I have been getting a lot of interest from people about the Eon free solar panels offer and whether or not it is a good deal. They are one of the larger energy suppliers offering these types of deal along with the British Gas solar panel offer. The interest shown from these recognisable brands is I believe due to their larger marketing budget and the trust in their brand name. This is contrary to the fact that they contract out the actual installations, not that this means an inferior job as they use experienced and accredited installers.
The British Gas mySolar energy scheme is at the time of writing currently on hold whilst they find a new installation partner. This has been on hold for the past 3 months but they will not tell me what went wrong with the old installer. Eon still has their offer active but you have to be an existing customer and they charge a £99 non-refundable administration fee.
Digging around their site I found some of the small print. I am sure most other installers have similar conditions but this refers specifically to their cancellation fees for their Solar Exchange scheme. Anyone considering entering into a free solar contract should be aware that they are entering into a 25 year contract. Essentially you are renting out your roof to the installer who is using it to install the solar panels in order to generate electricity and earn a tax free revenue from the feed-in tariffs.
The small print refers to the cancellation fees that you would incur if you decided to cancel the contract for the Eon solar panels during those 25 years. Should you cancel before the 25 years are up in order to get out of contract you would have to buy the system from E.on plus pay a cancellation fee of between £500 and a £1,000. The amount they charge for the system is based on the amount of years left on the contract so you would pay more nearer the start of the contract and less near the end.
This is why it is important that you are willing to have the solar panels on your roof for the contracted period. For most people this will not be a problem as they are not going to use the roof for anything else. However if you are planning on a loft conversion, extension or other work on your house that may require changes to your roof you may want to rethink. You may be able to get the panels removed temporarily for things such as roof maintenance and this will be stated in the contract.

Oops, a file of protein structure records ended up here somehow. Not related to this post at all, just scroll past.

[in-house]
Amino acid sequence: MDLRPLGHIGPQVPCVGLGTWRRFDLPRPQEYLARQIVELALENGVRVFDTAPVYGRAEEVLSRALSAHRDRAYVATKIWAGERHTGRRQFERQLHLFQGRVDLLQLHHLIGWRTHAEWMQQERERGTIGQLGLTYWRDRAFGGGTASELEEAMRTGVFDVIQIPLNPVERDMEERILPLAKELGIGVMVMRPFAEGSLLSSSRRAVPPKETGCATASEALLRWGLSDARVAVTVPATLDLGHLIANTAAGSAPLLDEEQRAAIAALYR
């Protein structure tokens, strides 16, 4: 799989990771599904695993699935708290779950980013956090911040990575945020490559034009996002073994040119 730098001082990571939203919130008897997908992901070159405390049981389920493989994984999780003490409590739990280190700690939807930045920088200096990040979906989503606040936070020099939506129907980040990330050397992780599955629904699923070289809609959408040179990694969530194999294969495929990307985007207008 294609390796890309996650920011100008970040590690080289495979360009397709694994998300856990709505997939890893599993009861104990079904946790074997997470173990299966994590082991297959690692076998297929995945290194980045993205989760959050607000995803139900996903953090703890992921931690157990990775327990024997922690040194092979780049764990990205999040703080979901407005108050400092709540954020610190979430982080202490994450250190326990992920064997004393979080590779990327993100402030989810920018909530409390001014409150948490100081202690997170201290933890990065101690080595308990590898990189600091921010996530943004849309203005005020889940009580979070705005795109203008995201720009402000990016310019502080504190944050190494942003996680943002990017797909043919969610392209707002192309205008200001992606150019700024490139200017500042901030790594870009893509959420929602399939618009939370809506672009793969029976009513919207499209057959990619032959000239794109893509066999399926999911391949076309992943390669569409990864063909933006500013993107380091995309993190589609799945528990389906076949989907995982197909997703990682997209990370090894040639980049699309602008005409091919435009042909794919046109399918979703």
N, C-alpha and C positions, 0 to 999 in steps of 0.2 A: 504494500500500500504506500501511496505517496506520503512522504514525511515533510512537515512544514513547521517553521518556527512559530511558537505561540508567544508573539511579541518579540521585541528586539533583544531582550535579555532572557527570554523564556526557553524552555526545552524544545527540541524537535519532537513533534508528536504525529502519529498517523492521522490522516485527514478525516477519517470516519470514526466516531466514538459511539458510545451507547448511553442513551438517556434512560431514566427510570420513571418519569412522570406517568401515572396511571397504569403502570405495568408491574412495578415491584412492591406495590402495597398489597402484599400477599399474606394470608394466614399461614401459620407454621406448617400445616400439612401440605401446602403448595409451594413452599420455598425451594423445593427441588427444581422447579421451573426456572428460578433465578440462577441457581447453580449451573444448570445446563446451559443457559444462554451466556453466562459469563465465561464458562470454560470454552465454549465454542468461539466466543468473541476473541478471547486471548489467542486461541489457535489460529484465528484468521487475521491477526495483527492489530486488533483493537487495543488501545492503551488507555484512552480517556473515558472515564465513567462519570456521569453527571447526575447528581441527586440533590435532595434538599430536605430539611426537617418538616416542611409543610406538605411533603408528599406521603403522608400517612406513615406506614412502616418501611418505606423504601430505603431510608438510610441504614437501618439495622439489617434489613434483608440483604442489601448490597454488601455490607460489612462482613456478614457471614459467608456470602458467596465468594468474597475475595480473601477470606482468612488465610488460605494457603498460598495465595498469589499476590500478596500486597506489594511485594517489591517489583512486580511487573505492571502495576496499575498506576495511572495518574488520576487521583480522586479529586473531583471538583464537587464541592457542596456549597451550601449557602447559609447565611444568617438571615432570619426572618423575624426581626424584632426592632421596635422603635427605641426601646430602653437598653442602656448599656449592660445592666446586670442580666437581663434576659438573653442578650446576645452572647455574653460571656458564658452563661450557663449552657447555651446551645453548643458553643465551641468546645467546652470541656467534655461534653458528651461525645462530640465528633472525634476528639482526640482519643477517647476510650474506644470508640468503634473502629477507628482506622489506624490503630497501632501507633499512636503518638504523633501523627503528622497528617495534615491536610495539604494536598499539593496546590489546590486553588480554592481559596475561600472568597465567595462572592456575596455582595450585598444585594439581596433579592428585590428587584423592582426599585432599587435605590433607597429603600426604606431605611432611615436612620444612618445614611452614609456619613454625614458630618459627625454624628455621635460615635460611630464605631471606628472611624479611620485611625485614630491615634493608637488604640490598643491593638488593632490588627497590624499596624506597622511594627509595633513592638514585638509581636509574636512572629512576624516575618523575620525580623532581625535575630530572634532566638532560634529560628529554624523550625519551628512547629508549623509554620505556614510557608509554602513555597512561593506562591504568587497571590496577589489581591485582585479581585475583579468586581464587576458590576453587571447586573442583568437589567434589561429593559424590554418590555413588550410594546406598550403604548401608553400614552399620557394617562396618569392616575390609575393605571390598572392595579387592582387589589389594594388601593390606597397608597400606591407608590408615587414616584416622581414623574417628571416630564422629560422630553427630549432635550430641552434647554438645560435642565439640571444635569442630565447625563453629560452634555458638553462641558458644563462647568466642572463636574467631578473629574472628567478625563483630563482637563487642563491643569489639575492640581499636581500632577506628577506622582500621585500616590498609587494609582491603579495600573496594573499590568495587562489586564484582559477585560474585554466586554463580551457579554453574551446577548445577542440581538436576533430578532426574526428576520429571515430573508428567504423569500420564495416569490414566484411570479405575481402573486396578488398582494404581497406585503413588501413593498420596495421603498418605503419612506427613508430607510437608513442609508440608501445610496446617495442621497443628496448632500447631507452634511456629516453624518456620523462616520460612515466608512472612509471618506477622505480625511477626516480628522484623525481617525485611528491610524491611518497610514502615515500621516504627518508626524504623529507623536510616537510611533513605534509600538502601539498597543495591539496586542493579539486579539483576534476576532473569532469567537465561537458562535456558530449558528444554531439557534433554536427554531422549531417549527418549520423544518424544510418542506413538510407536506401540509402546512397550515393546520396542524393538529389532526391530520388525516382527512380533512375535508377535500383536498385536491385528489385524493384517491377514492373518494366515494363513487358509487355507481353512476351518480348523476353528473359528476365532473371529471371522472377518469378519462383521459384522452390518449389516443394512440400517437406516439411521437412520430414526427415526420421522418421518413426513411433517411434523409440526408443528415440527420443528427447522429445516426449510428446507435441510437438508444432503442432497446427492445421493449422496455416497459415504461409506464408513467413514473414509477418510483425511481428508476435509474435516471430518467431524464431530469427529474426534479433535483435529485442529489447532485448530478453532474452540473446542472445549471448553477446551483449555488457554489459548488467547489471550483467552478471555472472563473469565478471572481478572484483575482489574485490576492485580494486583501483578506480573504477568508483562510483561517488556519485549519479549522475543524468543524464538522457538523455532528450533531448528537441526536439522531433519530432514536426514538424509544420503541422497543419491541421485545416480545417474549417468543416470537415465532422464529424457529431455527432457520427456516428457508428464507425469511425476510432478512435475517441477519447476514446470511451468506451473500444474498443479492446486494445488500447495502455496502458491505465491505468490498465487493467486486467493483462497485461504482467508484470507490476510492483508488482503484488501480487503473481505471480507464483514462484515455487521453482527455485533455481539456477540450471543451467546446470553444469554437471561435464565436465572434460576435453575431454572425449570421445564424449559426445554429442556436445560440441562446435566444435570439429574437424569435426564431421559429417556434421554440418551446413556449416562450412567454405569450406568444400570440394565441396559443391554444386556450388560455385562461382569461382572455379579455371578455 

If you do decide to move them the panels would stay on the roof, you can't take them with you. If you sell your house the contract would pass over to the new homeowner. You must consider whether or not you may think that this may put off a potential buyer. Most people seem to have a positive view of having solar panels on the roof as it means that their electricity bills will be lower. Solar especially paid solar systems because of the attractive tariff you can earn are a big selling point for homes. Who wouldn't want to buy a home that earned you a tax free income year on year?
So you are aware of the potential pitfalls and you have to weigh this up with your own circumstances. I have had emails for several people wanting free solar rather than having to pay for it even though they could afford to pay for it for various reasons. The most common reasons are that they are retired and any panels they invested in would outlive them so they wouldn't get the full benefit. Also some are concerned about the future of solar and would therefore prefer the installer to shoulder the risk rather than them.
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A roof facing as far as a West-South-West (almost West facing) direction or East-South-East (almost East facing) can still potentially generate up to 90 percent of a roof facing South.
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